The Rubio Path to Victory: A Roadmap?

Sen. Marco Rubio (R-FL) (photo credit: Gage Skidmore)
Sen. Marco Rubio (R-FL) (photo credit: Gage Skidmore)

In light of the Rubio Nevada firewall strategy, I offer Dan McLaughlin’s (RedState) Rubio roadmap that seemingly validates it, though contrasting it with Cruz’s more viable path to the nomination. It’s an intriguing look – based on a presumptive Rubio victory in Nevada – at what would have to happen for Marco Rubio to win the GOP nomination.  To wit:

I should stress that what follows is not an exercise in prediction, and that a lot can still happen between now and the Iowa Caucus on February 1. This is obviously a somewhat optimistic hypothetical scenario for Cruz, and a more strongly optimistic hypothetical scenario for Rubio, but I think it is an entirely plausible one if we consider the history of two-horse races like Obama vs Hillary in 2008 and Ford vs Reagan in 1976, both of which ended with each candidate solidifying a distinct geographic and demographic base of support.

He goes on to outline several feasible scenarios and backs up each with plausible political predictors in each state, complete with delegate mapping and interesting thoughts on who drops out when:

Working off the current polling for the first two states in particular, I start with Cruz-Trump-Rubio-Carson in Iowa, Trump-Rubio-Christie-Cruz in New Hampshire, with Rubio a fairly distant third in Iowa and Christie a fairly close third in New Hampshire. This, the conventional wisdom properly tells us, is not great news for Rubio, but he’s still in the game. Huckabee and Santorum drop out after Iowa, Kasich and Fiorina drop out after New Hampshire, Pataki and Gilmore…ah, who am I kidding it doesn’t matter what they do. Cruz then wins South Carolina, and that’s where he really breaks Trump’s back; Rubio runs a close third, Christie and Carson and Jeb and Paul all finish pretty far back.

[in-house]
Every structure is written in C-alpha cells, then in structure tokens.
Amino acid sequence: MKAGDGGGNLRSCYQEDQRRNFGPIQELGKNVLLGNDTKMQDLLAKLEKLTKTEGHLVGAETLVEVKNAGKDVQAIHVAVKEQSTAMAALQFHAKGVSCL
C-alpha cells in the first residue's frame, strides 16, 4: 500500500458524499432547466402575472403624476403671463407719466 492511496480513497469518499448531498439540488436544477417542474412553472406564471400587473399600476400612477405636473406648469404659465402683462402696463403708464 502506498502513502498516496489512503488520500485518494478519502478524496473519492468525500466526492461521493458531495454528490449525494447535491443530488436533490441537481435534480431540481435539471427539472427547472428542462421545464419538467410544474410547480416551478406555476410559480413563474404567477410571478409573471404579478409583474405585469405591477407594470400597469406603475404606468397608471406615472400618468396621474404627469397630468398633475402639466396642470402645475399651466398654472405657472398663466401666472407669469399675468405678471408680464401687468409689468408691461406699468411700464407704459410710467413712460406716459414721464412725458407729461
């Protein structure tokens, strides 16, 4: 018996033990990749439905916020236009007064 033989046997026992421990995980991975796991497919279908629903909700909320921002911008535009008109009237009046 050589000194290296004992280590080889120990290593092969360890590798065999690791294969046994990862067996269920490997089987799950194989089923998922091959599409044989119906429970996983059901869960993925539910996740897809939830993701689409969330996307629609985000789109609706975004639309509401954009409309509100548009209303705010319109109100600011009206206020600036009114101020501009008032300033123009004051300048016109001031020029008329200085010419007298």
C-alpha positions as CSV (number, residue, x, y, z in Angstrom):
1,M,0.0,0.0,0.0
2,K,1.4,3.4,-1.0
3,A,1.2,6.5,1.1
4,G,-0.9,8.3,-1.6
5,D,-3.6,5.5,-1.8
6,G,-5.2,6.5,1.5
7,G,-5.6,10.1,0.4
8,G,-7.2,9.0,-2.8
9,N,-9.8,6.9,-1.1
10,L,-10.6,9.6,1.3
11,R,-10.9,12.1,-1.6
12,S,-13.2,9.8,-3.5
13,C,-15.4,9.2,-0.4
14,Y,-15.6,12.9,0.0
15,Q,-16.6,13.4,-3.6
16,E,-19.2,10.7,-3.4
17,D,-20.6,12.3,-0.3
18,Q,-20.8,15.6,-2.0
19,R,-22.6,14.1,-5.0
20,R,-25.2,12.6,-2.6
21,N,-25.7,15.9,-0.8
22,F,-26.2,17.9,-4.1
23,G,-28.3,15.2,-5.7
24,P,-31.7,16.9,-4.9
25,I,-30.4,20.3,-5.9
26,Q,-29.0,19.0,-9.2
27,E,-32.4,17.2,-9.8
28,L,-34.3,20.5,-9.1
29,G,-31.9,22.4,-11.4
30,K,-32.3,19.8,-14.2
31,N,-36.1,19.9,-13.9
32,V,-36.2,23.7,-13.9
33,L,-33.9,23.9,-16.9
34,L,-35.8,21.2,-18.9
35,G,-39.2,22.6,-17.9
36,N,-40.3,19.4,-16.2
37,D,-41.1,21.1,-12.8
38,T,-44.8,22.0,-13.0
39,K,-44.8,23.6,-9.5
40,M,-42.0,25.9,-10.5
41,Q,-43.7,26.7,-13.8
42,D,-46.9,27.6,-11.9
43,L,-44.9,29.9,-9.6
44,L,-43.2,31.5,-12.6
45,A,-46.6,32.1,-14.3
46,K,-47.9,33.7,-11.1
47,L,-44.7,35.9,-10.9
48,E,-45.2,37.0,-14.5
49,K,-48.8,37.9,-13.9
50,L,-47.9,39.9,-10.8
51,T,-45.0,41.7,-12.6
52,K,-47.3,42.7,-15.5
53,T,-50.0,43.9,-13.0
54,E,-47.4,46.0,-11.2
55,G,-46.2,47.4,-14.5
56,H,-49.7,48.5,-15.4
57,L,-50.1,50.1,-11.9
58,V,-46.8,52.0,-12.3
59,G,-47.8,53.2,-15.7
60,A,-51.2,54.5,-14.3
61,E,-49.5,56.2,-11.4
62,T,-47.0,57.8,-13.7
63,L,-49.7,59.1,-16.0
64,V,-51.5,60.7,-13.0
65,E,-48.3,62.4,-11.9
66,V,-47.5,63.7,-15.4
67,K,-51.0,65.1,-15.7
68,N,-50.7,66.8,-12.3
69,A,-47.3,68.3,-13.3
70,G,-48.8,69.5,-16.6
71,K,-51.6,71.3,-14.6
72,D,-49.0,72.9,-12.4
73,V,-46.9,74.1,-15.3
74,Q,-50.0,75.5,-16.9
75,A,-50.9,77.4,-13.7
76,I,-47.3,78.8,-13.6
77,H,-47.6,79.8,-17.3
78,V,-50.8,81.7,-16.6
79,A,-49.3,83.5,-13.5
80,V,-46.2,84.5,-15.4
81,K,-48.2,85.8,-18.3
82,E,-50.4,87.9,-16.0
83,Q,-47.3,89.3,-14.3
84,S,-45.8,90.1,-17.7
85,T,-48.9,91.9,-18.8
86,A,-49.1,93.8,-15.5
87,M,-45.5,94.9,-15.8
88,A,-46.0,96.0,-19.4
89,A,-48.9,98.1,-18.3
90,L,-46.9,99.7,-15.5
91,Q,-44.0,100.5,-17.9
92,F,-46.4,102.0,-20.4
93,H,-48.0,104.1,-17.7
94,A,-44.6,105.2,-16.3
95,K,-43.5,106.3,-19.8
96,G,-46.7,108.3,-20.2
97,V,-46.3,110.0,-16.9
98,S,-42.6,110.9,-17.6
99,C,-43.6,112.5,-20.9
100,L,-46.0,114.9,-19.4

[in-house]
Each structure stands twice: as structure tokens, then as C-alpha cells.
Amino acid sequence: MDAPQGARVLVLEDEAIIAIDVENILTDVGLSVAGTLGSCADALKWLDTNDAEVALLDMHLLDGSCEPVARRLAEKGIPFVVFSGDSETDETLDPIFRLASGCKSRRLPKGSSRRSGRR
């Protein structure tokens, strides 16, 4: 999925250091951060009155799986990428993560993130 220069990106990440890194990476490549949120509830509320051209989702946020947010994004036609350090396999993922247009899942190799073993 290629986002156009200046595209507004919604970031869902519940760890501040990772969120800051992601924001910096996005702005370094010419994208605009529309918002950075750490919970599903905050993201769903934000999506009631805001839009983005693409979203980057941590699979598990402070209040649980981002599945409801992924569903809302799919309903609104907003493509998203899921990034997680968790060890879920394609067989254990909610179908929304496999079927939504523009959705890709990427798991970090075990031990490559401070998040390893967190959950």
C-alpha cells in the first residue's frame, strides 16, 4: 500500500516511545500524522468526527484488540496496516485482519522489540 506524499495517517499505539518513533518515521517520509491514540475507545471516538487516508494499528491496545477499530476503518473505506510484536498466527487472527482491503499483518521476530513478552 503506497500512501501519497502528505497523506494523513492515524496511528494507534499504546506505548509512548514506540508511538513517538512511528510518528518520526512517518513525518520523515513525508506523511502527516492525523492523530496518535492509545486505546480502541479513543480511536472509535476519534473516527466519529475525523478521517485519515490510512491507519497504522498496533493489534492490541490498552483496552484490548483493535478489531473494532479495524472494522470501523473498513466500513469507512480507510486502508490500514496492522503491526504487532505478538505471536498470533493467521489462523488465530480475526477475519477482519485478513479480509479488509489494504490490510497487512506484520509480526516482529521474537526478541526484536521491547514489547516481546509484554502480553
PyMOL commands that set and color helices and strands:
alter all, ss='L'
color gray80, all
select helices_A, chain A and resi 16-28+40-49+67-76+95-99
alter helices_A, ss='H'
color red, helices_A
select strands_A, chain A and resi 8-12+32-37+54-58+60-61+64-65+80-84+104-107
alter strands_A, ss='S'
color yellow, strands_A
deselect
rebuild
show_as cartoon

He predicts Jeb will bow out after South Carolina (though I think he will make it into the Florida Primary before making any decision):

South Carolina has been – besides Newt beating Romney in 2012 – the traditional “decider” state, and Jeb being nothing if not a guy who knows the traditions, gives up the ghost.

Then the Rubio victory premise (even he shades its inevitability):

Rubio then pulls out a strong win in Nevada – it increasingly looks as if this will be the state he really needs in the early going to stay credible (if he gets out-organized by Cruz in Nevada, this whole scenario starts looking a lot more speculative)…

The remainder is both informative and entertaining, and certain to ignite intelligent speculations over the prospect of a Trump-less race between Cruz and Rubio. It’s well worth the read.

Clint Cline is the president of Design4, a national media and messaging firm based in Florida.